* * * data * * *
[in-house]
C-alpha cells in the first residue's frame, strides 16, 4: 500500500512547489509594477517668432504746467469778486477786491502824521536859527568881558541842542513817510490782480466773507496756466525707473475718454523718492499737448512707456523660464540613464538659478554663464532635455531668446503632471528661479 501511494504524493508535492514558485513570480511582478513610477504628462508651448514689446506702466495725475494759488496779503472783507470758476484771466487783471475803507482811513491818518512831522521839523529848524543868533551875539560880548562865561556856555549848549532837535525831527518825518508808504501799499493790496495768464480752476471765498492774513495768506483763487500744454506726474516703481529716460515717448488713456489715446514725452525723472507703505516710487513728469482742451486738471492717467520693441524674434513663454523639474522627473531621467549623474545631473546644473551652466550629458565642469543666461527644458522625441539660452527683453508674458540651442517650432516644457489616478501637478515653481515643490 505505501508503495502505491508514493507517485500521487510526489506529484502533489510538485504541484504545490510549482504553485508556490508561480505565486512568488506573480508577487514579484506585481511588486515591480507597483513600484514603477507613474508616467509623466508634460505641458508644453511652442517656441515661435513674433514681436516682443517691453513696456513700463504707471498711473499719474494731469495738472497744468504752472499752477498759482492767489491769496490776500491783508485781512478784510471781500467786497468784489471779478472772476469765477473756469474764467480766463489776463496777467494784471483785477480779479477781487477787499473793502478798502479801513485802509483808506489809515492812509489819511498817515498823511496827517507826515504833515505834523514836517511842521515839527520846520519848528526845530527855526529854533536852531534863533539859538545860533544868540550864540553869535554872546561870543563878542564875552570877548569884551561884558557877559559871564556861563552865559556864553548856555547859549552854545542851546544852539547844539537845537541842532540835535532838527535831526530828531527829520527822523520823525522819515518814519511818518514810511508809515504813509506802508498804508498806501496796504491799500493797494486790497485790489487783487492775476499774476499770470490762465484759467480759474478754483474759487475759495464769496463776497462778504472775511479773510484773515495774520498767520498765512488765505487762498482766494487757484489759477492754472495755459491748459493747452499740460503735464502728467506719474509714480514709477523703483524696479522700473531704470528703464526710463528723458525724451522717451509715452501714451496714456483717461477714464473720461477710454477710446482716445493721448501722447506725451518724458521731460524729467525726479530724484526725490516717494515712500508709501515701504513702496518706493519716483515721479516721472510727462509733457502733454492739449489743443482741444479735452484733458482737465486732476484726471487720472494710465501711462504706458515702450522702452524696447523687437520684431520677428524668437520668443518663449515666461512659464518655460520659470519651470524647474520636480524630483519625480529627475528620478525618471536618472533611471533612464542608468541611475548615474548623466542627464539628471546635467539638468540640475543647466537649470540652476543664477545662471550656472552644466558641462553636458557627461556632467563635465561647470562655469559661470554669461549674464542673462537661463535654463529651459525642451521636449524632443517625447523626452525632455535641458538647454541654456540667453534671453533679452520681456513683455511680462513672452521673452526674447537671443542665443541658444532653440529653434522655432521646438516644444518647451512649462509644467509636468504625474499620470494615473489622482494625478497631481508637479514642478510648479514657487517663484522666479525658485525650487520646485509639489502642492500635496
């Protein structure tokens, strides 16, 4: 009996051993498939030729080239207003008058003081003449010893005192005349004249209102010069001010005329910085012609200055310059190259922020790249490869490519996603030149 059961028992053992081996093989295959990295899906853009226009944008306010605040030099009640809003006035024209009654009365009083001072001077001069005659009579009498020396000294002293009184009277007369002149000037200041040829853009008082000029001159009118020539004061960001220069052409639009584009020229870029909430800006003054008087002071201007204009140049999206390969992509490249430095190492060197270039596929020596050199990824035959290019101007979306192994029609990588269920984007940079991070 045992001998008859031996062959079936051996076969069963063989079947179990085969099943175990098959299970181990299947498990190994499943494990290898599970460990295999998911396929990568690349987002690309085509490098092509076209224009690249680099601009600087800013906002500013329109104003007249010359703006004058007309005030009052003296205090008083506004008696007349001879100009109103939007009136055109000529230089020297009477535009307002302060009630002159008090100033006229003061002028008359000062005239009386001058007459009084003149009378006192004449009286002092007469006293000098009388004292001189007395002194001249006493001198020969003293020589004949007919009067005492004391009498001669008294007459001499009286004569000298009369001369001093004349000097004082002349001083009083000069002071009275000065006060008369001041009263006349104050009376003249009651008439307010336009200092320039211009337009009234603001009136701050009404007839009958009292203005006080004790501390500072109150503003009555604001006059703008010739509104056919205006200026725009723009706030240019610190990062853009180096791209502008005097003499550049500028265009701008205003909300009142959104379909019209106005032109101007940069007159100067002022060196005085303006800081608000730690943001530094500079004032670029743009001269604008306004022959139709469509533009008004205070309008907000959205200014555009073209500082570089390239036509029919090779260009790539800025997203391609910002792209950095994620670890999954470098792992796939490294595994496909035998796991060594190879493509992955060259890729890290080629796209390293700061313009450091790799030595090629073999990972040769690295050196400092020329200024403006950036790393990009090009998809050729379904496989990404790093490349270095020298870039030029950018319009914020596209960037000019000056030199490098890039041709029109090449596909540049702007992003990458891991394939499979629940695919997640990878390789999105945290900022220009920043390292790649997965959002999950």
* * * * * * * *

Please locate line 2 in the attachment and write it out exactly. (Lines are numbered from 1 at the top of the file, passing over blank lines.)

C-alpha cells in the first residue's frame, strides 16, 4: 500500500512547489509594477517668432504746467469778486477786491502824521536859527568881558541842542513817510490782480466773507496756466525707473475718454523718492499737448512707456523660464540613464538659478554663464532635455531668446503632471528661479 501511494504524493508535492514558485513570480511582478513610477504628462508651448514689446506702466495725475494759488496779503472783507470758476484771466487783471475803507482811513491818518512831522521839523529848524543868533551875539560880548562865561556856555549848549532837535525831527518825518508808504501799499493790496495768464480752476471765498492774513495768506483763487500744454506726474516703481529716460515717448488713456489715446514725452525723472507703505516710487513728469482742451486738471492717467520693441524674434513663454523639474522627473531621467549623474545631473546644473551652466550629458565642469543666461527644458522625441539660452527683453508674458540651442517650432516644457489616478501637478515653481515643490 505505501508503495502505491508514493507517485500521487510526489506529484502533489510538485504541484504545490510549482504553485508556490508561480505565486512568488506573480508577487514579484506585481511588486515591480507597483513600484514603477507613474508616467509623466508634460505641458508644453511652442517656441515661435513674433514681436516682443517691453513696456513700463504707471498711473499719474494731469495738472497744468504752472499752477498759482492767489491769496490776500491783508485781512478784510471781500467786497468784489471779478472772476469765477473756469474764467480766463489776463496777467494784471483785477480779479477781487477787499473793502478798502479801513485802509483808506489809515492812509489819511498817515498823511496827517507826515504833515505834523514836517511842521515839527520846520519848528526845530527855526529854533536852531534863533539859538545860533544868540550864540553869535554872546561870543563878542564875552570877548569884551561884558557877559559871564556861563552865559556864553548856555547859549552854545542851546544852539547844539537845537541842532540835535532838527535831526530828531527829520527822523520823525522819515518814519511818518514810511508809515504813509506802508498804508498806501496796504491799500493797494486790497485790489487783487492775476499774476499770470490762465484759467480759474478754483474759487475759495464769496463776497462778504472775511479773510484773515495774520498767520498765512488765505487762498482766494487757484489759477492754472495755459491748459493747452499740460503735464502728467506719474509714480514709477523703483524696479522700473531704470528703464526710463528723458525724451522717451509715452501714451496714456483717461477714464473720461477710454477710446482716445493721448501722447506725451518724458521731460524729467525726479530724484526725490516717494515712500508709501515701504513702496518706493519716483515721479516721472510727462509733457502733454492739449489743443482741444479735452484733458482737465486732476484726471487720472494710465501711462504706458515702450522702452524696447523687437520684431520677428524668437520668443518663449515666461512659464518655460520659470519651470524647474520636480524630483519625480529627475528620478525618471536618472533611471533612464542608468541611475548615474548623466542627464539628471546635467539638468540640475543647466537649470540652476543664477545662471550656472552644466558641462553636458557627461556632467563635465561647470562655469559661470554669461549674464542673462537661463535654463529651459525642451521636449524632443517625447523626452525632455535641458538647454541654456540667453534671453533679452520681456513683455511680462513672452521673452526674447537671443542665443541658444532653440529653434522655432521646438516644444518647451512649462509644467509636468504625474499620470494615473489622482494625478497631481508637479514642478510648479514657487517663484522666479525658485525650487520646485509639489502642492500635496